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I have noticed the changing of proununciations of words with -au and -aw by TV presenters which is spilling over into everyday speech. For example “dotter” for daughter, “otto” for auto, “jah” for jaw, “cahfe” for coffee, “don” for dawn, “lahn” for lawn, “wotter” for water. Are these pronunciations correct or are merely affectations in speech to sound more sophisticated or educated or possibly to distinguish themselves from having New Yawk area accent?

I was listening to a broadcast and the presenter said

Next we will hear from Don.

The next segment was presented by a woman whose name was Dawn.

Any insight will be appreciated.

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  • Are you referring to American TV, or British TV?
    – apaderno
    Commented Feb 5, 2011 at 0:41
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    Where are you from?
    – Kosmonaut
    Commented Feb 5, 2011 at 1:25
  • @Kosmonaut: I would assume he is from somewhere near New York, given the reference. Not a given, granted, but likely.
    – Orbling
    Commented Feb 5, 2011 at 1:48
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    So I'm from Washington state and have never heard any of the asker's words pronounced any differently from how she described. Can somebody tell me how in the world one pronounces "daughter," if not as "dotter?" Do you say "doubter?" Or "dafter" or "datter" or what?
    – user54536
    Commented Oct 20, 2013 at 16:41
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    In my part of the UK I'd pronounce it "dawter", matching "jaw" or "war".
    – Tynam
    Commented Oct 20, 2013 at 17:24

2 Answers 2

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This is the cot-caught merger, where the sounds /ɑ/ and /ɔ/ are merged—that is, people with this merger pronounce the words cot and caught the same. This merger is quite widespread—it is more common than not all over the western United States and Canada, and has made inroads in the east as well.

Map of the cot-caught merger

Map of the cot-caught merger, from the TELSUR Project.

Most people who have this merger aren’t even aware that the words cot and caught could be pronounced differently. I know this personally as I have this merger natively, and had no idea until I took a course in Linguistics in college. So, I don’t think it’s an affectation in that most people who talk this way have no idea there is a different way to pronounce the sounds.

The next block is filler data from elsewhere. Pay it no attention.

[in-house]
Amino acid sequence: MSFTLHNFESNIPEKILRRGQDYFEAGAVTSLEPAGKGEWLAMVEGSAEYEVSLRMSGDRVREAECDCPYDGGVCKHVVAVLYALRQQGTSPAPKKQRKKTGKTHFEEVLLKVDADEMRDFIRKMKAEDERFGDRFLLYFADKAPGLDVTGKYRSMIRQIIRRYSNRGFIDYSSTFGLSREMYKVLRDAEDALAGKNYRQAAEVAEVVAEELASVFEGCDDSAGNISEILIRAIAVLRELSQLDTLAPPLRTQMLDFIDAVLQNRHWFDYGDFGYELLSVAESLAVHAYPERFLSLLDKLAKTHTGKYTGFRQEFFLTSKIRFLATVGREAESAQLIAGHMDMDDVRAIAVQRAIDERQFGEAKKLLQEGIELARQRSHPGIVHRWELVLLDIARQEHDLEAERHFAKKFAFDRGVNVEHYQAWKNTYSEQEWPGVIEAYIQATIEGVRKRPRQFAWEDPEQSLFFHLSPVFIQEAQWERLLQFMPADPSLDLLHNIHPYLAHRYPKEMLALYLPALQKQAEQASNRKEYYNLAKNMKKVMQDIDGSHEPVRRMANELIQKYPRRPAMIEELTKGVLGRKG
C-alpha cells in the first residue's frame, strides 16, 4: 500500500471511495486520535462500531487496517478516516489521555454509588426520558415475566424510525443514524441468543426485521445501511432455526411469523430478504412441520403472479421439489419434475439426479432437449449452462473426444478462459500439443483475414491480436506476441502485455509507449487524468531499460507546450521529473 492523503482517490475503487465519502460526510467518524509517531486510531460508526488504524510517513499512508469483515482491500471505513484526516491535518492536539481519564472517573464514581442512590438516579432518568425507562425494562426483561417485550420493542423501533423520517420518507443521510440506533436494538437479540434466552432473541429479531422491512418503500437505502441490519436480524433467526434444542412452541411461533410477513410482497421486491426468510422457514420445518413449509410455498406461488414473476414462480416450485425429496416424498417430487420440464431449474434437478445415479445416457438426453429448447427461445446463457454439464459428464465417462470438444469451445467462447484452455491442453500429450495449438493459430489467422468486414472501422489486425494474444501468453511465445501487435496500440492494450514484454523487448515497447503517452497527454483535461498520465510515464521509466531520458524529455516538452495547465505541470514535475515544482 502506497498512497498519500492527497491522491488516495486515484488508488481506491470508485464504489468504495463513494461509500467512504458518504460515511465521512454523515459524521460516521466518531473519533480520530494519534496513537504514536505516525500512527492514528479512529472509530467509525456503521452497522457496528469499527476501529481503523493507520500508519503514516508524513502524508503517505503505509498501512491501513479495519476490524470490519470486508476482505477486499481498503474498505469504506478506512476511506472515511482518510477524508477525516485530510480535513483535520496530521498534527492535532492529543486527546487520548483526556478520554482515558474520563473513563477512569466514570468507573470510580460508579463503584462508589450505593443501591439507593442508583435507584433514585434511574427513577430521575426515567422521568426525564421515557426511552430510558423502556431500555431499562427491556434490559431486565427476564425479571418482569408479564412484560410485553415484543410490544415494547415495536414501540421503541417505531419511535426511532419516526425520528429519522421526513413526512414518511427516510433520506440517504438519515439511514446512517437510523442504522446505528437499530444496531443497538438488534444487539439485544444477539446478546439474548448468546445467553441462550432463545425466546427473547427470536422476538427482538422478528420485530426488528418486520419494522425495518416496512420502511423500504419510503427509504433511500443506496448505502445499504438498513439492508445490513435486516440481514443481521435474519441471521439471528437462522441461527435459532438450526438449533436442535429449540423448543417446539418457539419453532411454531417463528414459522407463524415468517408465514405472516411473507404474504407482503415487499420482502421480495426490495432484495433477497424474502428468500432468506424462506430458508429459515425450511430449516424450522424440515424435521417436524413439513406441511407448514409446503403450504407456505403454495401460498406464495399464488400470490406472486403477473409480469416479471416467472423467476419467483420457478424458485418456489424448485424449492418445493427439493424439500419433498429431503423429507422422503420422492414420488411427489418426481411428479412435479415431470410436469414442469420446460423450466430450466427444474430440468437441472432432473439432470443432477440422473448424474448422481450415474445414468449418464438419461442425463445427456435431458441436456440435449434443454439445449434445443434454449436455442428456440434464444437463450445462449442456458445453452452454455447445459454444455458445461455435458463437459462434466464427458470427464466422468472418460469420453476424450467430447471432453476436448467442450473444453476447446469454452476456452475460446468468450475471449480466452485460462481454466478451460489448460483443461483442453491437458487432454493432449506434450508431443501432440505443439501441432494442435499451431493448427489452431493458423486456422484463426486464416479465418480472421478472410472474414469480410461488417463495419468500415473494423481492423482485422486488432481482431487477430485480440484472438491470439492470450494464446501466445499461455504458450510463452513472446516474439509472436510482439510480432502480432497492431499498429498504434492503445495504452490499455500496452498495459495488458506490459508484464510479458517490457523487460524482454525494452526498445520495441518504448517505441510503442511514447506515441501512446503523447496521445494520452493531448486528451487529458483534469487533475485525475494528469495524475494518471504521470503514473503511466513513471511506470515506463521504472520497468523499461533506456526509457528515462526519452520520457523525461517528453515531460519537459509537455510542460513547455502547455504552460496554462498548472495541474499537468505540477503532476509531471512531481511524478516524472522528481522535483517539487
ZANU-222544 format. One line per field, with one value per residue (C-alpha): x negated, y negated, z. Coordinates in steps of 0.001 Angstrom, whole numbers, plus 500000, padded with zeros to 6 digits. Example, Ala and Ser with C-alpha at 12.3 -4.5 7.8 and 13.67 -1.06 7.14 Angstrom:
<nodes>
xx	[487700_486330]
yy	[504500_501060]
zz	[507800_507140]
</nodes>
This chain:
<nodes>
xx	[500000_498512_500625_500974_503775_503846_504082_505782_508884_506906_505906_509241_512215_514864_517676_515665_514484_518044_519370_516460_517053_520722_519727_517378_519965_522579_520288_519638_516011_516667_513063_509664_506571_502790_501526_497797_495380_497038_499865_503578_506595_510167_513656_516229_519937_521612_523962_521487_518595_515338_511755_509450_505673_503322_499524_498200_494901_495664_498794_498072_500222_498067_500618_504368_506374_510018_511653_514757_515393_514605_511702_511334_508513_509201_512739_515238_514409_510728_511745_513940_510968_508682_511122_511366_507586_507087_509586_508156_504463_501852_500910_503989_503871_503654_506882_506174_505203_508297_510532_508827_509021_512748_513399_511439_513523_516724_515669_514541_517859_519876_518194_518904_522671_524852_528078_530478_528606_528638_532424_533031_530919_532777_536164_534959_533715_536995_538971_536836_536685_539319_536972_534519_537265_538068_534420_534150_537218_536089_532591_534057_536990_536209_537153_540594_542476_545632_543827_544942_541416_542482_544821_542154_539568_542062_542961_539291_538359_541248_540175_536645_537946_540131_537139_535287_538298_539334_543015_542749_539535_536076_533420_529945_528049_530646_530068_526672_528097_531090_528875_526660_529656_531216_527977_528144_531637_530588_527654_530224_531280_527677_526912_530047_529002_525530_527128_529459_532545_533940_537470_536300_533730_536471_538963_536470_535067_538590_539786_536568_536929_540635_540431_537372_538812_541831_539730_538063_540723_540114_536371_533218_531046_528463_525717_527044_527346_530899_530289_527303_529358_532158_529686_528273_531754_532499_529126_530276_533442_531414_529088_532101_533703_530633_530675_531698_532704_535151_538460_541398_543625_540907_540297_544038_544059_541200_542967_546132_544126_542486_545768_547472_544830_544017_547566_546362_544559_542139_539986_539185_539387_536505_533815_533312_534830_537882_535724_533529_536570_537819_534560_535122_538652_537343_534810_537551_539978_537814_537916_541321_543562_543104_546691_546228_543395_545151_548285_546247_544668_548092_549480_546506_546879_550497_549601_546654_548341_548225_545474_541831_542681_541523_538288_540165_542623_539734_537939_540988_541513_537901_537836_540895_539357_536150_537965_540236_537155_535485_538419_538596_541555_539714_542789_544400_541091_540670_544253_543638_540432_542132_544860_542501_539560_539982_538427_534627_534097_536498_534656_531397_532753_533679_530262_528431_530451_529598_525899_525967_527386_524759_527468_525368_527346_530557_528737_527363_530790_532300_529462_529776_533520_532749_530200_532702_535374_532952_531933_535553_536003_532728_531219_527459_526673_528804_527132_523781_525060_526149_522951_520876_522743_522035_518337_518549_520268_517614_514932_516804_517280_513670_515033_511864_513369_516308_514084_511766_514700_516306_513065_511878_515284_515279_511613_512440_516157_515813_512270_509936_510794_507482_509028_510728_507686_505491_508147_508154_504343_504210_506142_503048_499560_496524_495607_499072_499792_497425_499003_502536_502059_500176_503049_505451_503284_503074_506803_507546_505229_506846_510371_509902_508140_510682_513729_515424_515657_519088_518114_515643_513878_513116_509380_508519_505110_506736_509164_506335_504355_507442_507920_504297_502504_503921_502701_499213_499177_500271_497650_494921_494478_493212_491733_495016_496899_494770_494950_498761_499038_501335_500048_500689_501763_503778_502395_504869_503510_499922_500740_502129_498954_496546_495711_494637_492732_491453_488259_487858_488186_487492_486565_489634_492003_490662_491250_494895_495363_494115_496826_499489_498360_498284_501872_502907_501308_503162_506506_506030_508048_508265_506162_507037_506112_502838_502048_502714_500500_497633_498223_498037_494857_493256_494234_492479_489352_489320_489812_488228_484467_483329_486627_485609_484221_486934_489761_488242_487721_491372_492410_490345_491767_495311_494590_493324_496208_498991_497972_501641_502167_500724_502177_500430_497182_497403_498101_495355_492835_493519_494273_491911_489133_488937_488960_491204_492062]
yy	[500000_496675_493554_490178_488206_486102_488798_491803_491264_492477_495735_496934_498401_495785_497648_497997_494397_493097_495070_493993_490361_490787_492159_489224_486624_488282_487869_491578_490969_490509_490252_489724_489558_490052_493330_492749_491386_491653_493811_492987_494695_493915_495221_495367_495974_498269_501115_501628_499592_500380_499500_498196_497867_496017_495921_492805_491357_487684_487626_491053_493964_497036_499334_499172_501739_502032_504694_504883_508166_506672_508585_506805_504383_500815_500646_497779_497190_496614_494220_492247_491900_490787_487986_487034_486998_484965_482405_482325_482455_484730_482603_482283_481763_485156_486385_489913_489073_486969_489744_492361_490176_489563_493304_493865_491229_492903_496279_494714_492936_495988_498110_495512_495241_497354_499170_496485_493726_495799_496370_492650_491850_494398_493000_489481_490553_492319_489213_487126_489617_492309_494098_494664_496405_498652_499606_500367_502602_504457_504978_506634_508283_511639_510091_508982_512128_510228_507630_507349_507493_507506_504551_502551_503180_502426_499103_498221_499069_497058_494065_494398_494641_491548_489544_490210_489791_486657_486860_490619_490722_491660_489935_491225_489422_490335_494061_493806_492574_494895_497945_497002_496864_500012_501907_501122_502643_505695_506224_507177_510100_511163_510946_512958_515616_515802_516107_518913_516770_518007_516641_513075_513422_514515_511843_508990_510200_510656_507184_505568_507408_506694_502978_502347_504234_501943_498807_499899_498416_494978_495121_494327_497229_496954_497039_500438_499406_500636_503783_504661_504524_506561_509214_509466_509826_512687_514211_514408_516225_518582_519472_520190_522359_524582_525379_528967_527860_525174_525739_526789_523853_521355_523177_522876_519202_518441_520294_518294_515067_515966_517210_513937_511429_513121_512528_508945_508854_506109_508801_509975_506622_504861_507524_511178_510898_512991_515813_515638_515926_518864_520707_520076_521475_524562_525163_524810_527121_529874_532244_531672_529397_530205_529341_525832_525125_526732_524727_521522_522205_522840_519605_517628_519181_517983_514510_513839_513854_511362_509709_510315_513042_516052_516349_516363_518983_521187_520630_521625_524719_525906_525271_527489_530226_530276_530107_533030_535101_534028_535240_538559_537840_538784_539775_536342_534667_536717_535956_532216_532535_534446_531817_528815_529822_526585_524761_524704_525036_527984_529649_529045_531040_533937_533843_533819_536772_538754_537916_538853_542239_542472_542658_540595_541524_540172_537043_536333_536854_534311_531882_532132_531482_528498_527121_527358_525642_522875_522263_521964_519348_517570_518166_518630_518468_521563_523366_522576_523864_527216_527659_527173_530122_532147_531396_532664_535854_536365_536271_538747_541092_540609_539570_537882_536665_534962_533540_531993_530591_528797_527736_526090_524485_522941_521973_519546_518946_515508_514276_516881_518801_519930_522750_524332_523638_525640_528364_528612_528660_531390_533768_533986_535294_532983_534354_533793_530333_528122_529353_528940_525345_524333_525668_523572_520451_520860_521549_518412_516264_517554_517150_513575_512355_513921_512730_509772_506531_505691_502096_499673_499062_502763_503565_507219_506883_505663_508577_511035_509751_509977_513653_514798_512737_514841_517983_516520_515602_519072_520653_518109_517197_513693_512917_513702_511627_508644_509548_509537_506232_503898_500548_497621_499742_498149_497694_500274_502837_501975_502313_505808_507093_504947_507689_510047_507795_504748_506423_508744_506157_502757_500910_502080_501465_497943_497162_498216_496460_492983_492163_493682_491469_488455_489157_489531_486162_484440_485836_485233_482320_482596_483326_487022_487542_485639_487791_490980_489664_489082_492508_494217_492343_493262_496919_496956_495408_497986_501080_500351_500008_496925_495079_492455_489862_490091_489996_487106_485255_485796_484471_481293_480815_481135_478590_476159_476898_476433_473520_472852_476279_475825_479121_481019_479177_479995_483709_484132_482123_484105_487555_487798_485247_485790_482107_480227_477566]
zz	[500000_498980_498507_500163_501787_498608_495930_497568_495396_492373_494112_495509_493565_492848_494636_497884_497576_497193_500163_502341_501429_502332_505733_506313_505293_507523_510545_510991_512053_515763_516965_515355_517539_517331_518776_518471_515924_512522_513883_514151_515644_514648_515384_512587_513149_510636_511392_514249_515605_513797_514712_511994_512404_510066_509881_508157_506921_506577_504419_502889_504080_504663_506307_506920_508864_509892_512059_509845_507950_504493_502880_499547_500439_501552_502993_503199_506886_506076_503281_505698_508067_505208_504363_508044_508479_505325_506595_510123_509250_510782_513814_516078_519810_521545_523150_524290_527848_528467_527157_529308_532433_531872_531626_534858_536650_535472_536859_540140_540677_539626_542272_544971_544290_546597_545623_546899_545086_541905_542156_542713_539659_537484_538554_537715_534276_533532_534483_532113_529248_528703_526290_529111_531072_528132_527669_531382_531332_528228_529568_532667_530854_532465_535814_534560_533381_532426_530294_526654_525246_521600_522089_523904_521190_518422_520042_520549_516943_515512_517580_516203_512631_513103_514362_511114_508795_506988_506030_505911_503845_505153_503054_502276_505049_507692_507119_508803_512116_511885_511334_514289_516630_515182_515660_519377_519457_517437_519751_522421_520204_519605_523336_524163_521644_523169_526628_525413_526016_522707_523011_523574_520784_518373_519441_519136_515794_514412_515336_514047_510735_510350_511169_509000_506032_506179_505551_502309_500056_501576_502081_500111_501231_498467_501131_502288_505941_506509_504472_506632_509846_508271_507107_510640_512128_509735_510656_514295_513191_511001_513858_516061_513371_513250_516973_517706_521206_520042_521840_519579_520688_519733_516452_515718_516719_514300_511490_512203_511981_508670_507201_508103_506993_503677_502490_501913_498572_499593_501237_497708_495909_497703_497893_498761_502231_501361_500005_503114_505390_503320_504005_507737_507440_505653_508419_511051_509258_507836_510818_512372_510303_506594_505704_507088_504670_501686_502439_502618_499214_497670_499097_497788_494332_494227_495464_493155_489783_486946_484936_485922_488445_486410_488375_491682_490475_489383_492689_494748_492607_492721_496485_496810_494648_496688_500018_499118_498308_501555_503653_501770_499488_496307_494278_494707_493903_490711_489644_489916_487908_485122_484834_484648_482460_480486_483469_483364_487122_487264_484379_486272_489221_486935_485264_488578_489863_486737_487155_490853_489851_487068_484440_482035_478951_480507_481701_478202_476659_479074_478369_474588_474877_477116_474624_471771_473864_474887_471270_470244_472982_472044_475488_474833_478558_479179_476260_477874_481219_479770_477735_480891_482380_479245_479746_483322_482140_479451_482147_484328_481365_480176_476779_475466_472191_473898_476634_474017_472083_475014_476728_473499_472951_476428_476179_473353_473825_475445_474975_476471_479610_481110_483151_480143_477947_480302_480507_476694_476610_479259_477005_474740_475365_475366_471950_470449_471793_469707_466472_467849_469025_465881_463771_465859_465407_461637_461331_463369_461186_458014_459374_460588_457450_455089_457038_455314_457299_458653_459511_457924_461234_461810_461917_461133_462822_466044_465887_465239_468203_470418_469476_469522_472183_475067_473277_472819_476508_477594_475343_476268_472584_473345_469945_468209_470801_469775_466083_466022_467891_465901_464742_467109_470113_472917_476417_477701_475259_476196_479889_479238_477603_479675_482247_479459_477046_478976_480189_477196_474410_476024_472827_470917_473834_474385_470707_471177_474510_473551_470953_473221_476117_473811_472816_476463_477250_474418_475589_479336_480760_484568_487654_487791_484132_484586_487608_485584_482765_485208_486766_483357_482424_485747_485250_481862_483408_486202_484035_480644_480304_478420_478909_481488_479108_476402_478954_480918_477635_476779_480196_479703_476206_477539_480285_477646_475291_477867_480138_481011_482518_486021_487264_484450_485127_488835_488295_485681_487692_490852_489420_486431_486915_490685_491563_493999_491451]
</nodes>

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    And here in England, I imagine a great many people would be equally surprised that anybody would think these two entirely distinct vowel sounds could be pronounced the same... Commented Feb 5, 2011 at 4:47
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    @Brian just as we here in the U.S. would be surprised that anybody would think the two entirely distinct vowel sounds in court and caught could be pronounced the same...
    – nohat
    Commented Feb 5, 2011 at 5:10
  • I'm surprised to see the the blue dots on Houston.
    – Dan
    Commented Feb 5, 2011 at 6:43
  • Wait, what? I spend a lot of time in the USA (NYC / Boston), and I have never noticed that "caught" and "court" are pronounced differently. What's the geographic spread of this, and what are the two sounds?
    – Marcin
    Commented Apr 17, 2011 at 15:29
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    "court" is pronounced with an R sound before the T sound. "caught" has no R sound. Everywhere where there are rhotic accents will have this distinction; i.e. everywhere in the U.S. except parts of New England, New York City, and some isolated parts of the South.
    – nohat
    Commented Apr 18, 2011 at 1:30
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Sounds like the cot-caught merger.

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